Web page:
Responding to Common Arguments on the Side of the Government

By Helen Alvare, Founder of WSFT 
Linda Greenhouse, resident abortion and sexual expressionism evangelist (and — on the side — the “Supreme Court reporter) at the New York Times, is very nervous that religious freedom might win at the Supreme Court. She’s nervous because she is a devotee of a worldview in which religion is not notably important, but sexual expression generally — without opposite-sex marriage, and in same-sex marriage in particular — is, because it’s somehow more at the center of human identity.  On the way to her closing prayer — that the Court not allow religion to “trump” the government’s ability to command religious actors to obey the government’s  moral code — she makes a few common arguments I want to help inoculate you against….and help you to help OTHERS to understand: 
  1.      She claims that the lawsuits involving photographers and bakers who don’t want to be involved with same-sex weddings are discriminating against LGBT individuals. This is not true. Those vendors often have a record of doing regular business with LGBT individuals. They object to being forced to cooperate with an EVENT – a wedding ceremony — not to serving any particular PERSON.
  2.  She makes a false slippery slope argument. She claims that if the Court lets companies refuse to cooperate with the Mandate, then other companies will definitely be able to refuse to insure procedures like blood transfusions…or they could discriminate on the basis of race, etc. IF they claimed it was religiously necessary. THIS IS WRONG AND HERE’s WHY:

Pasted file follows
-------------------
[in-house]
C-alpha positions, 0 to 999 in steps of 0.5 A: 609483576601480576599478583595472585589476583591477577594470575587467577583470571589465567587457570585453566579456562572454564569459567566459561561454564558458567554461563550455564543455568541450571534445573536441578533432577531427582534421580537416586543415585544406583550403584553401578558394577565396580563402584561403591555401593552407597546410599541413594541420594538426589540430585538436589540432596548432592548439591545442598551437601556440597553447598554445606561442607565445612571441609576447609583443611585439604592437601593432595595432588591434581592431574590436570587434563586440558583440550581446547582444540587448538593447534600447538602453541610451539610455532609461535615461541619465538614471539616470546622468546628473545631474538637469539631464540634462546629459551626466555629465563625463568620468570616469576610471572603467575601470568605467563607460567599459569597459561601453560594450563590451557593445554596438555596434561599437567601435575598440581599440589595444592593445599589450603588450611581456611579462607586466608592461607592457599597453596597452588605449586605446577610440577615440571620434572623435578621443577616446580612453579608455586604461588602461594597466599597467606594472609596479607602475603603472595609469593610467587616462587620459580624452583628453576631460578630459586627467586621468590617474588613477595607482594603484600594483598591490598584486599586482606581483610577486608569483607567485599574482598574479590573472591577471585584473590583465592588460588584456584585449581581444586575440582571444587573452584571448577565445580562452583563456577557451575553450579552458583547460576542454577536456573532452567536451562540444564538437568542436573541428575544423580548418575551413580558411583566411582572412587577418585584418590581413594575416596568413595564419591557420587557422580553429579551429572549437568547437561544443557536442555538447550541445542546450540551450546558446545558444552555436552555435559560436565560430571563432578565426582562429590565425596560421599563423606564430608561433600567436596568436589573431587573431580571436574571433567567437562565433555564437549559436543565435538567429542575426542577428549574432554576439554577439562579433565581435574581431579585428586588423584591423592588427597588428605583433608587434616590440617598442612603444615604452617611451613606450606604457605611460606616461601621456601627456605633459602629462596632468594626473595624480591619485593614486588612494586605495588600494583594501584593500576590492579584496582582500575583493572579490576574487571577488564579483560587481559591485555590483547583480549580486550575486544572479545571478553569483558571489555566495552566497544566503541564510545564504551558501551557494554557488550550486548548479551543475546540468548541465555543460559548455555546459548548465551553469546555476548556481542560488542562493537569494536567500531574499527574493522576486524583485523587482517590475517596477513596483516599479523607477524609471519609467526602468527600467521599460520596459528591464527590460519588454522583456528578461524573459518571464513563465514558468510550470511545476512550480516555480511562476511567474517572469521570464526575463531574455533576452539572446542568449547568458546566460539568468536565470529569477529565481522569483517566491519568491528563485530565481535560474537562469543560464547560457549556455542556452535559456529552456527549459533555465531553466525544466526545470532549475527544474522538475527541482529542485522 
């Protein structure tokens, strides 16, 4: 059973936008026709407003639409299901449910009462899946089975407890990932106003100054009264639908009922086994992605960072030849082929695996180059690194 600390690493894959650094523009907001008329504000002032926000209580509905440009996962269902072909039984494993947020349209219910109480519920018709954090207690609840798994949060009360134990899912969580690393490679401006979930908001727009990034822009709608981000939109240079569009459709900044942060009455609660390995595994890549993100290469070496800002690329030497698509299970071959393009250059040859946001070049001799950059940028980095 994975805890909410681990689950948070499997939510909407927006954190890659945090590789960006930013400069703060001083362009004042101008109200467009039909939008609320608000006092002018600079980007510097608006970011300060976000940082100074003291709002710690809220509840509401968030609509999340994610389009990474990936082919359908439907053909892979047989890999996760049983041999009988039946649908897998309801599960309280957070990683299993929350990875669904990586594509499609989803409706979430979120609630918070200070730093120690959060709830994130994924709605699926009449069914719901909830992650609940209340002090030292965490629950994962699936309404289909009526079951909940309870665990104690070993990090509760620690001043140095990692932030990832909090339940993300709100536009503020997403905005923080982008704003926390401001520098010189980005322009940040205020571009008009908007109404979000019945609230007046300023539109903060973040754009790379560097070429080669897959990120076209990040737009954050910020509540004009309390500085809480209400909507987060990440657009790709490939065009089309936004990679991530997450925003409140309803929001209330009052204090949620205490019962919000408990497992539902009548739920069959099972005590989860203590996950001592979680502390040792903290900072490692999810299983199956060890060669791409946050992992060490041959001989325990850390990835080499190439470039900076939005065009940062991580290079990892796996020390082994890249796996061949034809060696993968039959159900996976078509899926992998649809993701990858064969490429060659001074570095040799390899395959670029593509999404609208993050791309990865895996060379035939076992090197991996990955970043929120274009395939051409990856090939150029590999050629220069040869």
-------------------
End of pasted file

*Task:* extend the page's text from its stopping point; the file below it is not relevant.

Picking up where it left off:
If a company made such a claim (and , fyi, IF THIS IS LIKELY, WHY HAVEN’T SUCH CLAIMS BEEN MADE IN THE PAST WHEN COMPANIES WERE PERFECTLY FREE TO TRY??), many steps would have to be satisfied, and still, THE COMPANIES WOULD ALMOST CERTAINLY LOSE:
  1.  They would have to show they are a company with a religious “belief.” This is not easy to show. Hobby Lobby and Conestoga Wood are not “typical”
  2. They have to show a “religious” belief.
  3. That religious belief has to be “sincere.”
  4. And here’s where they almost certainly lose. EVEN if the company shows a burden on sincerely held religious beliefs? THEY STILL LOSE BECAUSE THE GOVERNMENT CAN SHOW A “COMPELLING STATE INTEREST” in requiring insurance for blood transfusions, or in showing the necessity of nondiscrimination by sex or race, etc.
That the government CAN’T show such a compelling state interest in ordering insurance coverage for drugs that are pretty cheap, ubiquitous, and not linked to improving women’s health (contraception) does NOT answer the slippery slope question Greenhouse claims it shows.


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